Abstract: The elderly population is increasing in the developed world, therefore elderlies account for a considerable proportion of intensivecareunit (ICU) admissions. A precise threshold for “elderly” is a matter of debate. The process of ageing is associated with physiological and functional alterations of the human body and organs that render elderly people vulnerable to infections. As a result of dysfunction of specific parts of immune response called immunosenescence, elderly patients may be threatened by severe infections. Chronic low-grade inflammation, termed inflammaging, is another contributor. In addition to these, comorbidities associated with increasing age, such as diabetes mellitus and immunosuppressive conditions pose an additive risk for infections and in some studies they were associated with increased mortality. Epidemiology of ICU infections may differ in elderlies, compared to other adults. Infections tend to be less microbiologically confirmed and site of infection may be obscure on presentation. The identified pathogens are frequently Gram-negative and particularly Enterobacteriaceae exhibiting a multidrug-resistant (MDR) phenotype. Multiple antibiotic prescriptions in this age-group, specific comorbidities (such as bronchiectasis or chronic obstructive pulmonary disease), residence in long term care facilities and frequent hospitalisations, are among others recognized risk factors for MDR infections. Data from two large European databases show that intra-abdominal infections are predominant among ICU infections in the elderly and Candida spp infections rank second, after Enterobacteriaceae. Age may pose important implications in treatment decisions. Organ derangements, physiological changes caused by increasing age and multiple concomitant medications call clinicians for vigilance about adverse events and toxicity. Despite all the above, elderlies in the ICU did not exhibit worse outcomes compared to younger counterparts in a straightforward manner. Studies however are heterogenous and most of them are single centers. As age is a continuous process, only analysis performed in subgroups of 65–74 (young-old elderlies), 75–84 (old elderlies) and >85 (old-old or oldest old elderlies) provides a better depiction of ICU outcomes. Most studies have shown a worse ICU outcome for the group of oldest-old elderlies, compared with young adults and elderlies in the range of 65 to 84 years of age. These data indicate that age per se may not represent a barrier in decisions concerning ICU admission and triage has to be done on an individual basis. However, epidemiological particularities of this age group should be taken into account in the selection of early and appropriate antimicrobial treatment, which will optimize patients’ outcomes.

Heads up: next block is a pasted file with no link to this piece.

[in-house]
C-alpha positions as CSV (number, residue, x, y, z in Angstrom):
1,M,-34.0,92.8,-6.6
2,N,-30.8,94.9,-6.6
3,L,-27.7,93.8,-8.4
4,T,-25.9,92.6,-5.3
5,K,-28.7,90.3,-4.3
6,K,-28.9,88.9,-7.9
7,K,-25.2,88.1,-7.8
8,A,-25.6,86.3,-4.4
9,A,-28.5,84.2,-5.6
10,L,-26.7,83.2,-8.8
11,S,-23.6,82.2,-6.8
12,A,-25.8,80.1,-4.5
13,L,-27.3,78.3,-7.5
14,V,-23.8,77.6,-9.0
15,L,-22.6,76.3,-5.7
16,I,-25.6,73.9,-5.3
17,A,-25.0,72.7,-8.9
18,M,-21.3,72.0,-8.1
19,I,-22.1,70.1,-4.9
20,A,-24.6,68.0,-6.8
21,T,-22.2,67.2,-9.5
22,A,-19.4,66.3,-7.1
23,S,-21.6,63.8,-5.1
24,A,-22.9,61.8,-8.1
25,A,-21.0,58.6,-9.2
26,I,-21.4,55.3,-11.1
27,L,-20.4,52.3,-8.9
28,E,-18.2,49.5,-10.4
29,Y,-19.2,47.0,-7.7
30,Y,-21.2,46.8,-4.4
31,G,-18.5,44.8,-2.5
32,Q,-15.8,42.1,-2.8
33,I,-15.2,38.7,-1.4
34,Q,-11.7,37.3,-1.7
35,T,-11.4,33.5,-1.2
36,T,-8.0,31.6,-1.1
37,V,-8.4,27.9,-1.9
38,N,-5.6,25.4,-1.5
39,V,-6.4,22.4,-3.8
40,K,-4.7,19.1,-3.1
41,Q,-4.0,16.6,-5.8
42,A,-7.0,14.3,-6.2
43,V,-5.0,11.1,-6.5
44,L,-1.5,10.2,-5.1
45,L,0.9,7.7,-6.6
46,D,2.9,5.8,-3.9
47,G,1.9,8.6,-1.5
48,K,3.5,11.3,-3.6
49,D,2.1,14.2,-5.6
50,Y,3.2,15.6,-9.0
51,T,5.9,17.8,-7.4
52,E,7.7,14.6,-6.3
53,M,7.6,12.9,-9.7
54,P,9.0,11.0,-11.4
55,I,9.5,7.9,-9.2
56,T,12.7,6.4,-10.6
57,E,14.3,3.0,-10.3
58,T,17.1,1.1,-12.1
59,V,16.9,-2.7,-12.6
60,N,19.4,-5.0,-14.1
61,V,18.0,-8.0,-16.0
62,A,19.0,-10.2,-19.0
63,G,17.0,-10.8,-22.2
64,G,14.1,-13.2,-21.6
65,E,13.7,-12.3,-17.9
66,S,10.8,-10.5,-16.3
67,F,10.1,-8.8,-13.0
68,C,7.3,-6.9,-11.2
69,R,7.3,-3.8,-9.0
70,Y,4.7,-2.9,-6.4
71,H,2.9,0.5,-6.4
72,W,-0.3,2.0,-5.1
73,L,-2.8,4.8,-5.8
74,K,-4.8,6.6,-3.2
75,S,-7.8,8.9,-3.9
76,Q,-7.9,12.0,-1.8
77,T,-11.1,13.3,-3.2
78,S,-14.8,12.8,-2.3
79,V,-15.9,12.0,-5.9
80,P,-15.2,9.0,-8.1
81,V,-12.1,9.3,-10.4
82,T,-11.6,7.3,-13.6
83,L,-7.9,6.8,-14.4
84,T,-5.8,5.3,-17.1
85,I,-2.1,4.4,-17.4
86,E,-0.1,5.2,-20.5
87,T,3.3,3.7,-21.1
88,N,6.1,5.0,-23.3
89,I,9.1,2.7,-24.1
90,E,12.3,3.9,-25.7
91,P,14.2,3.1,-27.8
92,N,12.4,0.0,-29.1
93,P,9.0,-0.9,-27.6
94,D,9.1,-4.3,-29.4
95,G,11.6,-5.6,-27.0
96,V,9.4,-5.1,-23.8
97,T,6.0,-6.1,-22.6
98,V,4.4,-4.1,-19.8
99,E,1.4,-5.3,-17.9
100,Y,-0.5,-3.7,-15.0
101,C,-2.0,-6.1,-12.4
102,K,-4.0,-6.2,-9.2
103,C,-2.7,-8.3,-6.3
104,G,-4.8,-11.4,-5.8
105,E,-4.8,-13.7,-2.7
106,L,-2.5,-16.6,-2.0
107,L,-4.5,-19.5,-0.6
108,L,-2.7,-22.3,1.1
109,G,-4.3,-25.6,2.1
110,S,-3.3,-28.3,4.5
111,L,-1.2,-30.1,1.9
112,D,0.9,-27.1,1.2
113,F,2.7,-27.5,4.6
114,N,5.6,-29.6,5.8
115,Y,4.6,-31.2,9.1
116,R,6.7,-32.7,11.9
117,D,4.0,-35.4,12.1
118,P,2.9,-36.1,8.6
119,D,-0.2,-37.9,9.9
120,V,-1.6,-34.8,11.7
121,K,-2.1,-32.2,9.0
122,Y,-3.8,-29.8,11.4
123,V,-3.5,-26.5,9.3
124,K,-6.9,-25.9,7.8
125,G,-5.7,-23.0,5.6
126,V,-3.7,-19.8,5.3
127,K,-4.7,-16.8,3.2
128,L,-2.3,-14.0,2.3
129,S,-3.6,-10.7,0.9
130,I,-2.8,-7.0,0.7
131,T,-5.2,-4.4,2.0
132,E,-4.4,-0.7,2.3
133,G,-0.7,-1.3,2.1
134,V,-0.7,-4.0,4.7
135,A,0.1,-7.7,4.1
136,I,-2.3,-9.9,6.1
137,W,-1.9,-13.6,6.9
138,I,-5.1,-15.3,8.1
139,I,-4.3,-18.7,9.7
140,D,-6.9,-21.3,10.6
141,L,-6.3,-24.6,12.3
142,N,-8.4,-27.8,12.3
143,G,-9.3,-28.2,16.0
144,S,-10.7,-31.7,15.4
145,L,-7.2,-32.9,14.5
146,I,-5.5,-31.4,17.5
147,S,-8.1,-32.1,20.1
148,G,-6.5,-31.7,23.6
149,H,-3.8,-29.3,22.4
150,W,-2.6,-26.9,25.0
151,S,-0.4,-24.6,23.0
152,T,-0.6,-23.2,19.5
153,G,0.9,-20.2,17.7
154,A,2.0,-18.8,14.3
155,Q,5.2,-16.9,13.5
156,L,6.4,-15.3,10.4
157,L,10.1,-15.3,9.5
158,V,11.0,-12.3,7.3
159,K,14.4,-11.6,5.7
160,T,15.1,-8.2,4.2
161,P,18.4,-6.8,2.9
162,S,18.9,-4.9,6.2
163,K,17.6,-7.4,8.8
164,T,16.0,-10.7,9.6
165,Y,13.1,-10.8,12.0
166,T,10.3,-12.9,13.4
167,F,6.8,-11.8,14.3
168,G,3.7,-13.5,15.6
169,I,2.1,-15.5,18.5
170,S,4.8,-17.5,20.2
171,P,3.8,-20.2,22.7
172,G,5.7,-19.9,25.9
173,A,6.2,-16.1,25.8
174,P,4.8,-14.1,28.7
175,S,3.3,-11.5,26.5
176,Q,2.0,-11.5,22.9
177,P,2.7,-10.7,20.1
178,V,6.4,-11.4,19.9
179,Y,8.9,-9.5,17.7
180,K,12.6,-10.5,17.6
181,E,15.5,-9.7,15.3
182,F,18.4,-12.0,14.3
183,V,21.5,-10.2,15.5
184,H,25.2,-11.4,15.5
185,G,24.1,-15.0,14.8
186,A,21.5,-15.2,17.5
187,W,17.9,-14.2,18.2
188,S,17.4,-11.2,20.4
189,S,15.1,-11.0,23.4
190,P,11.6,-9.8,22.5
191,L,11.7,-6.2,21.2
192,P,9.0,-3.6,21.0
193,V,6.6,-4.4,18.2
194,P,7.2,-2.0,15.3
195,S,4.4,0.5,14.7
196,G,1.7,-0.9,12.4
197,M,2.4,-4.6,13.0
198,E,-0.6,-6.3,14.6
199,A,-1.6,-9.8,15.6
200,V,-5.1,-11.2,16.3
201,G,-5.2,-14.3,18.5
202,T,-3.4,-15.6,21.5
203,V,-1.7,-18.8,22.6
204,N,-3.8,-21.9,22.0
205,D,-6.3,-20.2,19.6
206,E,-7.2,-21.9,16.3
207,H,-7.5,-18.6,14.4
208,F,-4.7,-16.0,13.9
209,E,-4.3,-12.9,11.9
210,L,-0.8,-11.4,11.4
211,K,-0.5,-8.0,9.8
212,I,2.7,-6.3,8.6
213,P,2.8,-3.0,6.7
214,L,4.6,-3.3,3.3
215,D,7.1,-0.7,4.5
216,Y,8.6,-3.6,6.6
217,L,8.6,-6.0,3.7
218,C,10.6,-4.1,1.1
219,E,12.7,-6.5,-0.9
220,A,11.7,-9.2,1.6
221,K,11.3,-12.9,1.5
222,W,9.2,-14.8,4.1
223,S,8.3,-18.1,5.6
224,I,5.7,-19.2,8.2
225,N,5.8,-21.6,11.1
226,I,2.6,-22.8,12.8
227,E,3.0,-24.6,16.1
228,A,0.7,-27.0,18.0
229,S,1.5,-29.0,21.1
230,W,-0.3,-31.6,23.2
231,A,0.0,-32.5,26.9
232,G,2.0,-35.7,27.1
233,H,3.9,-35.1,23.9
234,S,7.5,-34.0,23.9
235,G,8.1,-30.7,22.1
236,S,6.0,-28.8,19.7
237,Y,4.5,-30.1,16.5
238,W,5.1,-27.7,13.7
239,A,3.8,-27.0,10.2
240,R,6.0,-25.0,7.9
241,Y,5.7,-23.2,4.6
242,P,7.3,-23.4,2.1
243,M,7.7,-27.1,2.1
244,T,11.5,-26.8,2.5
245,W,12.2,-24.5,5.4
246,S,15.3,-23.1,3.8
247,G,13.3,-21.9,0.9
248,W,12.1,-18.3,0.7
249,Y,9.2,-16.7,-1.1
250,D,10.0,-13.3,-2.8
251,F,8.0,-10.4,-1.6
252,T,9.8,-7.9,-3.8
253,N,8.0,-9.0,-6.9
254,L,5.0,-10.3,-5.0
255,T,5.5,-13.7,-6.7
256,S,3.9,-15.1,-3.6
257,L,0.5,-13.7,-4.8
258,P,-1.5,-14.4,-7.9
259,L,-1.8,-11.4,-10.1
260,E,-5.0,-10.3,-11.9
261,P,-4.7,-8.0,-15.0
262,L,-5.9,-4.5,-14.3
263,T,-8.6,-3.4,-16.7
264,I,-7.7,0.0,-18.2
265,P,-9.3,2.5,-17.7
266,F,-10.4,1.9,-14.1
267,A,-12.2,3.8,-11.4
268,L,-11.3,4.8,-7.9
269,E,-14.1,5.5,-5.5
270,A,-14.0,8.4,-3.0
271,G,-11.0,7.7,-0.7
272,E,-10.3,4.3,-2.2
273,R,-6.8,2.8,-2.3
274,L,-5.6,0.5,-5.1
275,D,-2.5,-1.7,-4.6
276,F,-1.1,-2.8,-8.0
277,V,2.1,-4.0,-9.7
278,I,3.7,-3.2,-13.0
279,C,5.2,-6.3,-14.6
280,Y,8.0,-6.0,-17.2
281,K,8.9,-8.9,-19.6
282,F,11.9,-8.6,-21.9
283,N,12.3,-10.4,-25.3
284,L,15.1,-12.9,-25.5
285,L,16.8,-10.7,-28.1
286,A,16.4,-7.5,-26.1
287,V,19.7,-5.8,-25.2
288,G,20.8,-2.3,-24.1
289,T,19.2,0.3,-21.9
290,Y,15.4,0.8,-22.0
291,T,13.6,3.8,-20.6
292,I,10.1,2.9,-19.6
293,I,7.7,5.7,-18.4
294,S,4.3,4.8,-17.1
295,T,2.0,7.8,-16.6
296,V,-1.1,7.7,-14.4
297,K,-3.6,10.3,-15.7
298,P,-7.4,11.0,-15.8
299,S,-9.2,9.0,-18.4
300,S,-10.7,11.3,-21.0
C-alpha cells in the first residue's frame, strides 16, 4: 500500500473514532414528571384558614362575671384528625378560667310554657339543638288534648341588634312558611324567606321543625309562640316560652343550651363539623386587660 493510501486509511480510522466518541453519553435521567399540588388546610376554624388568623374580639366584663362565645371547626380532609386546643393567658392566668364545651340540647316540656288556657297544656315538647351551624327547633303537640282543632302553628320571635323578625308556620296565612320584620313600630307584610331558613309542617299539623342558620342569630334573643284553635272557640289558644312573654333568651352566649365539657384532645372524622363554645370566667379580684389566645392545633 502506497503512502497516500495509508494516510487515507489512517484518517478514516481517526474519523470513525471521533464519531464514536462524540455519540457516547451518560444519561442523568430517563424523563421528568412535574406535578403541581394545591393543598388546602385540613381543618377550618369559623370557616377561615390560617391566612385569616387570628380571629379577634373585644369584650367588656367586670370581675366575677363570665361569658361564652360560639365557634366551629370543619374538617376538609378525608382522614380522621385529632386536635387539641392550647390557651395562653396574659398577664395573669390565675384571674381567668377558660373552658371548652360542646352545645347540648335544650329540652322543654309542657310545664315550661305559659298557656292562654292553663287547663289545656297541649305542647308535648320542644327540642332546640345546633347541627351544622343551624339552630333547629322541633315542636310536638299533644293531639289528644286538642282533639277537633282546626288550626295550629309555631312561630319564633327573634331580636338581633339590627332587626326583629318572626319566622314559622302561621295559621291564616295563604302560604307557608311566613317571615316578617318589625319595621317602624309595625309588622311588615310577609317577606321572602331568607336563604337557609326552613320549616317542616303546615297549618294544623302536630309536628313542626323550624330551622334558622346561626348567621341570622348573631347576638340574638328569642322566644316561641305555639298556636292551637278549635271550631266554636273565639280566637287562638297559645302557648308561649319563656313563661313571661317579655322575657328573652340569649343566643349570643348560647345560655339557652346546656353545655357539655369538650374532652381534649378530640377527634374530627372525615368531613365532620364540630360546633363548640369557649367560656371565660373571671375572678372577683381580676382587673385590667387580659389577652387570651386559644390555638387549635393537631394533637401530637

A hospital intensivecareunit (ICU) is designed to treat critically ill patients who need special care and treatment, sometimes at nearly the same extreme level required in an operating room[12,13]. ICUs contain many sources of noise, such as aspirators, monitors, mechanical ventilators, computers, printers, air conditioning vents, and others. The adverse effects of elevated noise in hospitals have been documented in many researches, high noise levels interfere with communication, leads to attention loss, irritability, fatigue,